In Depth Post #2 – “The Trials of Text”

This week my mind of In Depth has been heavily occupied with the Talons class integrated essay based on my in depth. I’ve been researching the origin of text based games this week, as well as in my own free time beginning to familiarize myself with the choicescript program I am going to be using for the remainder of the project. I’ve learned a lot about not only the history of text games, but video games in general, as well as the devices behind them throughout my research and I believe that while it may not all be directly related to my own personal in depth, I think the knowledge I’ve gained throughout this week will prove useful for me. Prior to all that has happened during this week, I began writing a very detailed plot line for my game in a word doc so I may refer to it when I actually start coding the game.

These past two weeks I’ve also been in contact over email with two of my own personal favourite video game developing companies, as well as the creator of the choicescript program; so far I have not had anyone accept my requests for a mentor but the two gaming companies have agreed to have a representative answer any questions I may have concerning my project. I also have had some minor assistance from a few students around the school, who have managed to compile a few textbooks on the topic of coding for video games, in order to help increase my learning. Even without one true mentor at the moment, I have a wide array of people willing to support me and my project, so while I can not reflect on the How to have a Beautiful Mind chapters in reference to my mentor, I can still reflect on my findings about it with those who have helped me so far.

When it comes to agreeing, De Bono’s book has a lot to say, most of which I’ve been doing my best to keep in mind at all times since reading it; however, I’ve been playing even closer attention to the words while speaking with those who’ve been willing to help me so far. An excellent example of this arose in a series of emails sent back and forth between myself, and a representative from Telltale games: The representative informed me that while they loved the idea of the project I was doing, and they wished they could mentor me closely on the project, their job was to focus on working and developing on games for their company. This upset me a little bit, but I did my best to understand what she was saying, and agree that from her point of view, what she was saying was the ideal choice. In these emails I remained positive, and did my best to reach the greatest possible solution, which I believe in the end I did achieve, as the representative did agree that she’d be able to answer any questions I might have, should I ask her via emails in the near future.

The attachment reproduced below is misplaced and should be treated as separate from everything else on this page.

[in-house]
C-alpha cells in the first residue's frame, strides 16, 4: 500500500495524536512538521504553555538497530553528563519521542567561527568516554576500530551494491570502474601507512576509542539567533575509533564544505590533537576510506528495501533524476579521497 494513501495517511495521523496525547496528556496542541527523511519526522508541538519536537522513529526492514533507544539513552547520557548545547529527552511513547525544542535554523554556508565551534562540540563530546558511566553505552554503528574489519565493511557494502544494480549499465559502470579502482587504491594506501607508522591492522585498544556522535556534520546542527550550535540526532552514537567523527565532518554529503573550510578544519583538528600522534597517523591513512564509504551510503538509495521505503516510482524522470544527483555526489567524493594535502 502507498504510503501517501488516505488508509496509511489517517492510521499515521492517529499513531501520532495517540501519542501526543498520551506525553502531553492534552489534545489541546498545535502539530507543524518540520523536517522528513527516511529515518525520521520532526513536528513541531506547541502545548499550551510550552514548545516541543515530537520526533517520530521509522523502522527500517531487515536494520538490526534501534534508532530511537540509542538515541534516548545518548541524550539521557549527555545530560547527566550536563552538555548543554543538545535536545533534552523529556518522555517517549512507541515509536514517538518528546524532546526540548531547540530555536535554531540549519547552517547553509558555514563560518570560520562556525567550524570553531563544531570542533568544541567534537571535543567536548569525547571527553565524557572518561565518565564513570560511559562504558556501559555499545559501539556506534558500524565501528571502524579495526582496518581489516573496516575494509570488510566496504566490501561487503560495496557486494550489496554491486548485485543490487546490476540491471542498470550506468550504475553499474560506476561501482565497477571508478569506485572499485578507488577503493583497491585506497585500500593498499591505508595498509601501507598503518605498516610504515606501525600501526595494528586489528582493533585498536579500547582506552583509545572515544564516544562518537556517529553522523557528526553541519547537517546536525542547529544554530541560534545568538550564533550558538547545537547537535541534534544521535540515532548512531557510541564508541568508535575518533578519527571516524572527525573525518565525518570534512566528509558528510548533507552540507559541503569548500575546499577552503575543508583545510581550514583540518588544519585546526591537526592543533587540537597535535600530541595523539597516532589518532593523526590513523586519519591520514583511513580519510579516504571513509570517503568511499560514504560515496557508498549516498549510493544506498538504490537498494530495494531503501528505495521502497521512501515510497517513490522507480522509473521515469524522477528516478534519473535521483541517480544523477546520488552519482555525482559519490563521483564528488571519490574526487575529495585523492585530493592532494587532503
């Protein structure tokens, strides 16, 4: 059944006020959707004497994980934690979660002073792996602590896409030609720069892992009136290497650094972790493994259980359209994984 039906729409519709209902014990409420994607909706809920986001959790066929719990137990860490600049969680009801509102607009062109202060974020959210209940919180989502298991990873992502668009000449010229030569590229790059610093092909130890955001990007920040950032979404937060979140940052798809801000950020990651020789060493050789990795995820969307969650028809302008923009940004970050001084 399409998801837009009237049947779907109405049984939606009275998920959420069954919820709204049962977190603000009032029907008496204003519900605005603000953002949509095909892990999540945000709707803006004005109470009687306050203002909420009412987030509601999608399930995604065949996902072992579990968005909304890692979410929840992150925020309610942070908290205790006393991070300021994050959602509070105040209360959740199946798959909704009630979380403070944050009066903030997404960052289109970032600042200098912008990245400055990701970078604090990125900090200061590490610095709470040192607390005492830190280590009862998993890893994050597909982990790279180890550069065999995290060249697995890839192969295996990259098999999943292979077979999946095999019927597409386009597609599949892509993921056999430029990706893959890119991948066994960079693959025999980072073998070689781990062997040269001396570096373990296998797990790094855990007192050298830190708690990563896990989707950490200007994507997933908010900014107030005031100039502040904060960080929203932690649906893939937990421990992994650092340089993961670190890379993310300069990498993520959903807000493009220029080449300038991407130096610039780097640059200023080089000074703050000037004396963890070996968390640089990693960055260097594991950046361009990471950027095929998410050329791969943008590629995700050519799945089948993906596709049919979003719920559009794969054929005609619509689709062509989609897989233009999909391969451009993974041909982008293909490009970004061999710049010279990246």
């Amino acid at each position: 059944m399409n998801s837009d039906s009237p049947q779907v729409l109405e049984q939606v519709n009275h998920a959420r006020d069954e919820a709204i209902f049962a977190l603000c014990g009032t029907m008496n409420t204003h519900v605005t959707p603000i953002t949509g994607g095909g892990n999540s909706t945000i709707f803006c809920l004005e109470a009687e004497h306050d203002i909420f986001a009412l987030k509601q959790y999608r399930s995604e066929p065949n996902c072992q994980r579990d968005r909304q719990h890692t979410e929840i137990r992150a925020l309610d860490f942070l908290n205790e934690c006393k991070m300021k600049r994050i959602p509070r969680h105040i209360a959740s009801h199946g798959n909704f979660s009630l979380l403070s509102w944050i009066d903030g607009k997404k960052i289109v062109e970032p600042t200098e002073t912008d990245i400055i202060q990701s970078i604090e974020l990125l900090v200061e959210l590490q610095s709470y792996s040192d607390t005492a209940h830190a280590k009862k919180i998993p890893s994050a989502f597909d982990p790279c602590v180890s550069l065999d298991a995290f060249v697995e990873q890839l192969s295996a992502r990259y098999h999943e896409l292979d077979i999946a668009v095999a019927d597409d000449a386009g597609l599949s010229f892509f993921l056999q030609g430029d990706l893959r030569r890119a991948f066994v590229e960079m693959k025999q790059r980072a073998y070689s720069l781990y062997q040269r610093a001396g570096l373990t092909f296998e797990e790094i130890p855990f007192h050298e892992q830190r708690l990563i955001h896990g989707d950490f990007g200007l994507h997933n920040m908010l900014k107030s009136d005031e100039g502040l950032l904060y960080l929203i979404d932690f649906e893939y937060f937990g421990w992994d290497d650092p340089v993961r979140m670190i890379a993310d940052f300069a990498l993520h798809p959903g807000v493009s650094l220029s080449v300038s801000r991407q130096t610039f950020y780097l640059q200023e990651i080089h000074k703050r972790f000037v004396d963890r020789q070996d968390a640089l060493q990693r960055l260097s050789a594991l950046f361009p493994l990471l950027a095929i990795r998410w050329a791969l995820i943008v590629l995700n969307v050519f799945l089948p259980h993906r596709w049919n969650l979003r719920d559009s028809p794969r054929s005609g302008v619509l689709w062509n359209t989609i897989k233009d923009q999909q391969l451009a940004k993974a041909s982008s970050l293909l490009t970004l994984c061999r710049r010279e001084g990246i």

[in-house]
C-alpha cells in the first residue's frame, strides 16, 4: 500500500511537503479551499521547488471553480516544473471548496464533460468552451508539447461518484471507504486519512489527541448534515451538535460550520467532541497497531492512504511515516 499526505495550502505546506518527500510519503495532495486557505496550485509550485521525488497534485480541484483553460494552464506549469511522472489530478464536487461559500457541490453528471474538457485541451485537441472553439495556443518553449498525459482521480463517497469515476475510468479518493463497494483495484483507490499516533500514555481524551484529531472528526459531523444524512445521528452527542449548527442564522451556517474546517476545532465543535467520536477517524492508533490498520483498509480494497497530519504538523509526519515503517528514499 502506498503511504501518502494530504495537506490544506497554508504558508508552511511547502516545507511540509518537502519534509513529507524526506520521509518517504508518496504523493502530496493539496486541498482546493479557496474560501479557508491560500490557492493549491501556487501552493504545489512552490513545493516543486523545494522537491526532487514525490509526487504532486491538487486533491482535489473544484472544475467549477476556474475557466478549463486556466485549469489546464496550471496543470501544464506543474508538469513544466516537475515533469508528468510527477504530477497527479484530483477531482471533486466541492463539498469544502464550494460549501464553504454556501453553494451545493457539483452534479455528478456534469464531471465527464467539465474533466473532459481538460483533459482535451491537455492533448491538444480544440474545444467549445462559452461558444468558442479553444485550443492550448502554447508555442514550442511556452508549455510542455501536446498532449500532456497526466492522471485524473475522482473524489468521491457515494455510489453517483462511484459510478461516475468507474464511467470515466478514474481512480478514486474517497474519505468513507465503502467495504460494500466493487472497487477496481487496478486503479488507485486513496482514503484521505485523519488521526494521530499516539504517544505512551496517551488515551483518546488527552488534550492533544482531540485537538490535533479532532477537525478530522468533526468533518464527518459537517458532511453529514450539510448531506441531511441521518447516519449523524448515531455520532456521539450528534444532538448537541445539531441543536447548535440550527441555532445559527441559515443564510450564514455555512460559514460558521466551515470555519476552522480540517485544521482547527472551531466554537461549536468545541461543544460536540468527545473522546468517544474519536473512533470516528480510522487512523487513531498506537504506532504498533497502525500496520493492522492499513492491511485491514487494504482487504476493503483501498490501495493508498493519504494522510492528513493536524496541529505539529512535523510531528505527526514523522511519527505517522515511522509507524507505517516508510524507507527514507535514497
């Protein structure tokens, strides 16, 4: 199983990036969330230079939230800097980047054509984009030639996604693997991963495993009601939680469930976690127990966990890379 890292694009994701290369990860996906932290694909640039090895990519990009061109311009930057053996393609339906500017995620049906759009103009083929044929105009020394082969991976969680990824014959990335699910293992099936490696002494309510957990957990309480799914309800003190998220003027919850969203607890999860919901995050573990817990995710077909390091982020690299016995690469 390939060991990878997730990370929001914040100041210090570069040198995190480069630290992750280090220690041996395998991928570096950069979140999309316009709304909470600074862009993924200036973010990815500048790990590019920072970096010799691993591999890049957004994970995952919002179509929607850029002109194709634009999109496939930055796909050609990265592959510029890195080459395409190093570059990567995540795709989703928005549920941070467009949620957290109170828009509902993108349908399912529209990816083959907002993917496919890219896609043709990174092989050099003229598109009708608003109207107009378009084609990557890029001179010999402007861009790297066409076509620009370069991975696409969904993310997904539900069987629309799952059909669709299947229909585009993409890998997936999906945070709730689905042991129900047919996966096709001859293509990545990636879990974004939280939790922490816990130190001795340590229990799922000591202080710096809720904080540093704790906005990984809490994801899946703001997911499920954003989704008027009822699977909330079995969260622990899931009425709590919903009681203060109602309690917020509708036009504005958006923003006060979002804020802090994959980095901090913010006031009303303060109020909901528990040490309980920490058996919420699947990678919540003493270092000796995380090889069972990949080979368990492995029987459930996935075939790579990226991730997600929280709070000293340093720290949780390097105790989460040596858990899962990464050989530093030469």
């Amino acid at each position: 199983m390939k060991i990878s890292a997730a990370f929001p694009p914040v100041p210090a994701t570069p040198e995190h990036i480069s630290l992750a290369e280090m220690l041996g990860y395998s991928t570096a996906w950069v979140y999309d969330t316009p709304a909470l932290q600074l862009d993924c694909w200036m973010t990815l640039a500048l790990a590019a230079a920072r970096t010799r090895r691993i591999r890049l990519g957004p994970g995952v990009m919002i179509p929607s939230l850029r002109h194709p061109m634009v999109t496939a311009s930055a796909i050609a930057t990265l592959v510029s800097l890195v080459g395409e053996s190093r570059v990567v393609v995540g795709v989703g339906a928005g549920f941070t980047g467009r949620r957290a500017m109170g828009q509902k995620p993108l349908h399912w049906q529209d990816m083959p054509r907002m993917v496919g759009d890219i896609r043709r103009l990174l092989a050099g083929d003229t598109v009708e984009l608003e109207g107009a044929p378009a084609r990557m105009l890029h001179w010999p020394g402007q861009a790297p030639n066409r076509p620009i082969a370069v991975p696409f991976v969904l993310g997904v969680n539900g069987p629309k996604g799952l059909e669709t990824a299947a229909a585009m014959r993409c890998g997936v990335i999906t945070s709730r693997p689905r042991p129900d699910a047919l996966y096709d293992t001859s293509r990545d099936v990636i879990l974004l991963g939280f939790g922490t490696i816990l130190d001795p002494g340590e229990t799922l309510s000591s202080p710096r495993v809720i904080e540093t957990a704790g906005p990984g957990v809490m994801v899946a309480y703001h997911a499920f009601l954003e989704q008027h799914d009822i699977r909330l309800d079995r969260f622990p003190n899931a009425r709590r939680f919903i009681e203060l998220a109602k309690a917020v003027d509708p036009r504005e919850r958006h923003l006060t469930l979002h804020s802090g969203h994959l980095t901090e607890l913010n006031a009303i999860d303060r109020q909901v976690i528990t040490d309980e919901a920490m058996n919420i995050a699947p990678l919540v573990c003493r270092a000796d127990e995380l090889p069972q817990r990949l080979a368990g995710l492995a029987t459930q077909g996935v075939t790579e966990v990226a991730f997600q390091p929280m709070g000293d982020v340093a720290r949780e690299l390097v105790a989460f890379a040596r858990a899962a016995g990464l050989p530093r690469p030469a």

Aside from the previous paragraph however, I don’t believe I’ve been able to really disagree with anyone (much less a mentor) when this project is concerned; further, I’ve yet to really meet my mentor, so any differing of opinions, or anything similar to De Bono’s “how to differ” chapter has not yet arose in concerns to my project.

In the next two weeks I plan to be spending as much free time as possible working on in depth. My first priority is to confirm someone as my mentor, and as soon as I’ve completed that I’m going to move on to my next task, continuing the actual project itself: creating my own game. The deadline I set for the first part of the game falls before my next blog post, so I look forward to seeing if I’ll be able to stick to that deadline. It’ll be tough to get so much done in only two weeks but I feel confident I’ll be able to do so, and with luck (and possibly a little help from some of my more blogging advanced peers) I’ll be able to find a way to embed a brief sample of my game so far into my next post.

Until then, goodbye, and good luck.


Comments

  1. You got it. Much of an effective conversation is about word choice and how we say what we do. We sometimes tend to speak before we carefully think about it, especially when speaking in challenging situations. Keeping in mind the receiver of the message is important. Where is the person? What is going on in the person’s life right now? These are just two examples of variables that will affect how they receive a message. Have you ever noticed that you sometimes copy the body gestures and mannerism from the person who is sitting opposite you when you are having a very engaging conversation?
    You are very engaged with your project.
    Mulder

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